Canadian Occupational Projection System (COPS)
Search for Occupational Projection Summaries (2017-2026)
Note: The projections were developed for 292 occupational groupings that cover the entire workforce, using the 2016 National Occupational Classification (NOC). For additional information on these groupings, please visit the COPS Occupational Groupings' Definition. For more information about the methodology used to assess each occupation, please click here.
Search Result : Personnel clerks (1415)
- Occupational Outlook
- Occupations in this Group
- Personnel clerks (1415)
- Court clerks (1416)
- Skill Type
- Business, finance and administration occupations
- Skill Level
- Occupations usually require secondary school and/or occupation-specific training.
- Employment in 2016
- Median Age of workers in 2016
- 40.5 years old
- Estimated Median Age of Retirement in 2016
- 62 years old
In order to determine the expected outlook of an occupation, the magnitude of the difference between the projected total numbers of new job seekers and job openings over the whole projection period (2017-2026) is analyzed in conjunction with an assessment of labour market conditions in recent years. The intention is to determine if recent labour market conditions (surplus, balance or shortage) are expected to persist or change over the period 2017-2026. For instance, if the analysis of key labour market indicators suggests that the number of job seekers was insufficient to fill the job openings (a shortage of workers) in an occupational group in recent years, the projections are used to assess if this situation will continue over the projection period or if the occupation will move towards balanced conditions.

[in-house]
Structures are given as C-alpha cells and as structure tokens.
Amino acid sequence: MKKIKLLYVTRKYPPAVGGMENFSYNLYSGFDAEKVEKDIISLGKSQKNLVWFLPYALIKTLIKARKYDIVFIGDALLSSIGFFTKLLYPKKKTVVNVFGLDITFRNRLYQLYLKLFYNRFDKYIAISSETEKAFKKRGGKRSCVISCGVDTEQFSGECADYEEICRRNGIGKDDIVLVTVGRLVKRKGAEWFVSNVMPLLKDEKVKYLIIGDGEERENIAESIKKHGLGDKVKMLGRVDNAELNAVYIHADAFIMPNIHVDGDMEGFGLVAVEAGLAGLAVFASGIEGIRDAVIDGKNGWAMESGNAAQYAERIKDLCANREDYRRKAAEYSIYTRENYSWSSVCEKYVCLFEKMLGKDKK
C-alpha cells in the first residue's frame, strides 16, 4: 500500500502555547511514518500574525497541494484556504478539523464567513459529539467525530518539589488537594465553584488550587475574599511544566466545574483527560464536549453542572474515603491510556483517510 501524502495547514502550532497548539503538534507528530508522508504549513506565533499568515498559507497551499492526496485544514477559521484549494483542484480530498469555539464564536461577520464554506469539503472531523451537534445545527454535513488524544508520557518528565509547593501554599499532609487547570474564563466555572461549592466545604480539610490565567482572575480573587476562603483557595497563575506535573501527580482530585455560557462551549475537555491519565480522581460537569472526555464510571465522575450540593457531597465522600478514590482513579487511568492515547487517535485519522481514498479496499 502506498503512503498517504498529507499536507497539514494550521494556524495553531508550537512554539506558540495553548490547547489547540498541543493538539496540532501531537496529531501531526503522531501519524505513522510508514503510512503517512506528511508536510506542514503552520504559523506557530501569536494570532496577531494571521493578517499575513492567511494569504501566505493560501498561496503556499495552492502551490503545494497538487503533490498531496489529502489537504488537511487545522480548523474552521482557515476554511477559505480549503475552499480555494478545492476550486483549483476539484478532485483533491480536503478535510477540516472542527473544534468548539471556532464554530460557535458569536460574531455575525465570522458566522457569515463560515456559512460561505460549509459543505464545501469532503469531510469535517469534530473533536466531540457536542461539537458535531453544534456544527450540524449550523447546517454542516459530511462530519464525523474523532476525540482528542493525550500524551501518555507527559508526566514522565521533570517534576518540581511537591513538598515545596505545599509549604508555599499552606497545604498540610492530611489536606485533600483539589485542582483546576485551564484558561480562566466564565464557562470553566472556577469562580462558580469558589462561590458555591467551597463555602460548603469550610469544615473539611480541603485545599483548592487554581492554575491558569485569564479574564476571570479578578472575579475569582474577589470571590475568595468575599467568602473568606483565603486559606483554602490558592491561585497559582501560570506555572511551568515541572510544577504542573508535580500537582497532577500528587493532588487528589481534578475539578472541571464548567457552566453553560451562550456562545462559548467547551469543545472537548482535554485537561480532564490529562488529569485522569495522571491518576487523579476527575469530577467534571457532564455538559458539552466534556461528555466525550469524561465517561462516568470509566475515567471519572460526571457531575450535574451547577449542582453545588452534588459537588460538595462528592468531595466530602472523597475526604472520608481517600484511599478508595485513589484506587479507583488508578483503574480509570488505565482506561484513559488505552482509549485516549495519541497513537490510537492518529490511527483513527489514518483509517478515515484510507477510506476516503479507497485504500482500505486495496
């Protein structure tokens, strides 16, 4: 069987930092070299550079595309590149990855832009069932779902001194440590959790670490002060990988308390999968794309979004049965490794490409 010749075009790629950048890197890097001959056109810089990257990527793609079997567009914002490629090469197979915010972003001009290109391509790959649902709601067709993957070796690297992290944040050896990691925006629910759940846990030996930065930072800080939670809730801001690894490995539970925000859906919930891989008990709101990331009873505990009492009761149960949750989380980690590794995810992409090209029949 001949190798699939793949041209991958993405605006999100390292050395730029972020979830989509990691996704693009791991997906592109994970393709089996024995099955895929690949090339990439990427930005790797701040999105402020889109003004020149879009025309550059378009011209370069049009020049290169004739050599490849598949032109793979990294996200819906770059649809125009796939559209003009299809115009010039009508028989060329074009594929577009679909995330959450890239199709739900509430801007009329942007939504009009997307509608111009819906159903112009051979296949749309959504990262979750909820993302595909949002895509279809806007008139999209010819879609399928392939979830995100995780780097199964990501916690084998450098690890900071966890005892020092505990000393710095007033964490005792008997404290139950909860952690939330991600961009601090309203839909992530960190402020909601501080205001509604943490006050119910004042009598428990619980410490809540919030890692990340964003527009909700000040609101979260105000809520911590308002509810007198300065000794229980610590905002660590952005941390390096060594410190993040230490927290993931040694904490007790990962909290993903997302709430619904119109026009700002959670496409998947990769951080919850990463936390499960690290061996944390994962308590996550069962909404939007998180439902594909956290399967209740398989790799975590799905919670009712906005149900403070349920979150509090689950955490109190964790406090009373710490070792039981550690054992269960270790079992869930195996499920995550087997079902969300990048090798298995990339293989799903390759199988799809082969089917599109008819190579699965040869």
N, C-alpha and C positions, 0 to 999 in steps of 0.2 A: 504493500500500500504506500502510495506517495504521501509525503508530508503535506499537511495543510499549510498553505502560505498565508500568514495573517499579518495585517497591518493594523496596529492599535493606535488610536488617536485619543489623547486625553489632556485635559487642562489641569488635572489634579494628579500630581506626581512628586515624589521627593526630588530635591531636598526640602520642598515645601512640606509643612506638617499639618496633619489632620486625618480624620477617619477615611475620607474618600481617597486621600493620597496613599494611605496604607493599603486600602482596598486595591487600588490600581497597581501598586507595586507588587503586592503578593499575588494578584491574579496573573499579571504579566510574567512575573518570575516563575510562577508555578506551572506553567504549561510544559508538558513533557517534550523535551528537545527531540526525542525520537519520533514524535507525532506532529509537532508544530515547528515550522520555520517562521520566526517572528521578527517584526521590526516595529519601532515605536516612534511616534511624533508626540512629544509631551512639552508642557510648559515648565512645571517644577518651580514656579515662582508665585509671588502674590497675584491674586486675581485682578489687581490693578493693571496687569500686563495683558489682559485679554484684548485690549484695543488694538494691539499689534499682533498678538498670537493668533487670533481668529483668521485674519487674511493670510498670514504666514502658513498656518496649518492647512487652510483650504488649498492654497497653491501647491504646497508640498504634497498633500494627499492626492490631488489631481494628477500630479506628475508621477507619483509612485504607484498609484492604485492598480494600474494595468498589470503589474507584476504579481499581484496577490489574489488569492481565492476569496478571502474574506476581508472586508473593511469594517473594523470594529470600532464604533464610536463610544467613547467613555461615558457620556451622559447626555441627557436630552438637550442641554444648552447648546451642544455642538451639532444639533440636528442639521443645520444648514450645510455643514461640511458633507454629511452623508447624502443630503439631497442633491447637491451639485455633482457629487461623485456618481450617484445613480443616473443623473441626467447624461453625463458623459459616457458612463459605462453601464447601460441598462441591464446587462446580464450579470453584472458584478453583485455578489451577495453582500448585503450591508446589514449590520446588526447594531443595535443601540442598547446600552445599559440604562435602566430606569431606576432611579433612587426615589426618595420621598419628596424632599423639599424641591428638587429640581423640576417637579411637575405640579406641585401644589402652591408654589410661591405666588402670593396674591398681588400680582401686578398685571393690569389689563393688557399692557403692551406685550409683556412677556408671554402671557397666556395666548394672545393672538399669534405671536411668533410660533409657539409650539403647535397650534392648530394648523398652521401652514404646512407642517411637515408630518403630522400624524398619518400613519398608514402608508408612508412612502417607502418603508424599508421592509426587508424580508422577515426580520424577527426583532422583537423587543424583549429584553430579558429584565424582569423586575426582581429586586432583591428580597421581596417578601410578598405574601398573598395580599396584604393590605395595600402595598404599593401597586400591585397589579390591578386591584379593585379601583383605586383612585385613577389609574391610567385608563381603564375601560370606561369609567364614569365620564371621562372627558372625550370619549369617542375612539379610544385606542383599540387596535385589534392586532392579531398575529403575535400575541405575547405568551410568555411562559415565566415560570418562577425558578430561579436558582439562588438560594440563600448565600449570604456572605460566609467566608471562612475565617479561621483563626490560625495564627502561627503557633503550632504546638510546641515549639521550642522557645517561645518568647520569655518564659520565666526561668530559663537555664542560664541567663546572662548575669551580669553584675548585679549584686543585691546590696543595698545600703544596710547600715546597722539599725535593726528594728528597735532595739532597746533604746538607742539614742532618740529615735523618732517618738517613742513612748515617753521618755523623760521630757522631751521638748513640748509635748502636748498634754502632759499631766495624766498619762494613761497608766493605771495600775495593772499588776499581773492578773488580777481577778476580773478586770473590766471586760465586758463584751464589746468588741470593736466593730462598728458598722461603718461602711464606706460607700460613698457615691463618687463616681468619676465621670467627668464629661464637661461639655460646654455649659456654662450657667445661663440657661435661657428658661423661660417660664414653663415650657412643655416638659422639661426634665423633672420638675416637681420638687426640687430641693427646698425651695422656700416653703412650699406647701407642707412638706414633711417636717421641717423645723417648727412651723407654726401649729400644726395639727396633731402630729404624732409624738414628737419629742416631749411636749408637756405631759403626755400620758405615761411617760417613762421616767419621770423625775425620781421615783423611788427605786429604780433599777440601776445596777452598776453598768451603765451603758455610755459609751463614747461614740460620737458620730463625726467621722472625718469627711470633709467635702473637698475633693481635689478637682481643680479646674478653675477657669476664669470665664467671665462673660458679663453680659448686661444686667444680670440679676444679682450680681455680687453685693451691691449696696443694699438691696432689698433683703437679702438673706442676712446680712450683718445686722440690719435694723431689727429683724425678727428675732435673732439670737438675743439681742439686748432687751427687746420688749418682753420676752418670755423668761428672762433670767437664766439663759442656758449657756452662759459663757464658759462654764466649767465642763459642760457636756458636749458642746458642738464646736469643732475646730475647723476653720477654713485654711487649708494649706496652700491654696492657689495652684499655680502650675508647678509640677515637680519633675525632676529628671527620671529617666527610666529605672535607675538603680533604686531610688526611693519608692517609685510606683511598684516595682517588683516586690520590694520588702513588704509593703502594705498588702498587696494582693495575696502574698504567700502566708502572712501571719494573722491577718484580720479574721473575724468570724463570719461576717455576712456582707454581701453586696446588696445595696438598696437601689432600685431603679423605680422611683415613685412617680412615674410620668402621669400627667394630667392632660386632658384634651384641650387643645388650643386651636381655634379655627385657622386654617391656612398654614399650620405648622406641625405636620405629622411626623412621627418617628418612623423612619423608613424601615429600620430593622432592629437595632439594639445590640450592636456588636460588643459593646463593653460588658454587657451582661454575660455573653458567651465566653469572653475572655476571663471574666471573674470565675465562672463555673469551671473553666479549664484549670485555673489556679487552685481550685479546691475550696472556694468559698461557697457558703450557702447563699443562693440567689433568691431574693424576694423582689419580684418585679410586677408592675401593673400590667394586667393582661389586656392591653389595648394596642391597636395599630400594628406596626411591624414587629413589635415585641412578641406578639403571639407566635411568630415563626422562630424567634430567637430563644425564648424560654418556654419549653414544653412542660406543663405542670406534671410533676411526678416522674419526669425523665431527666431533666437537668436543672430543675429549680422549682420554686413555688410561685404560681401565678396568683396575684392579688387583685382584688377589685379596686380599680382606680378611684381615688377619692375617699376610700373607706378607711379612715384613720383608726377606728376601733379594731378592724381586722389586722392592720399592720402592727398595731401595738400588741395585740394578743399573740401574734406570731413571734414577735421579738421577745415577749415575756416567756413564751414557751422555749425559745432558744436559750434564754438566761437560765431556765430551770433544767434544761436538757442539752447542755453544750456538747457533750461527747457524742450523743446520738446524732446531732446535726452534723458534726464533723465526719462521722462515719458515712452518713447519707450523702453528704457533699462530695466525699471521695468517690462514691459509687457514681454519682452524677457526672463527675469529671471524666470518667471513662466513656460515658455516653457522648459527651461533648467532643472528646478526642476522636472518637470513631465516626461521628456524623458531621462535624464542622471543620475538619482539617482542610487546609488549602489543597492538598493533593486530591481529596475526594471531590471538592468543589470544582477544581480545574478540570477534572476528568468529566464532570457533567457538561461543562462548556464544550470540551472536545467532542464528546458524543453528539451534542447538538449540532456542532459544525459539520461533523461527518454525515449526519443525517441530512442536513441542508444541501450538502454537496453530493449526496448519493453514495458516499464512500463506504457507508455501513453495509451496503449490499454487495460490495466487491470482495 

Over the 2014-2016 period, this occupational group experienced a decline in employment. The unemployment rate stayed around 4.5% in 2016, below the national average of 7.0%. The average hourly wage of this occupation increased during this period. Hence, despite a decline in employment, analysis of key labour market indicators suggests that the number of job seekers was sufficient to fill the job openings in this occupational group over the 2014-2016 period.
For Personnel clerks, over the period 2017-2026, new job openings (arising from expansion demand and replacement demand) are expected to total 4,000, while 3,900 new job seekers (arising from school leavers, immigration and mobility) are expected to be available to fill them.
As job openings and job seekers are projected to be relatively similar over the 2017-2026 period, the balance between labour and supply seen in recent years are expected to continue over the projection period. Most job openings are projected to arise from retirements. The retirement rate for this occupational grouping is expected to be similar to the average retirement rate for all occupations over the projection period. Employment growth is also expected to be similar to the average for all occupations over the projection period, which will be in line with the recent trend in employment observed for this occupation. Computerization has led to productivity gains for workers in this occupational group, limiting employment growth over the last decades. This increase in productivity is projected to continue over the projection period, although at a lower pace. The majority of job seekers are projected to come directly from the school system. A sizeable number are expected to come from immigration. However, given the limited employment opportunities and the relatively low wages, some workers are expected to leave this occupation over the next few years, primarily for other clerical or administrative occupations.
Projection of Cumulative Job Openings and Job Seekers over the Period of 2017-2026
|Other Replacement Demand:||300||8%|
|Projected Job Openings:||4,000||100%|
|Projected Job Seekers:||3,900||100%|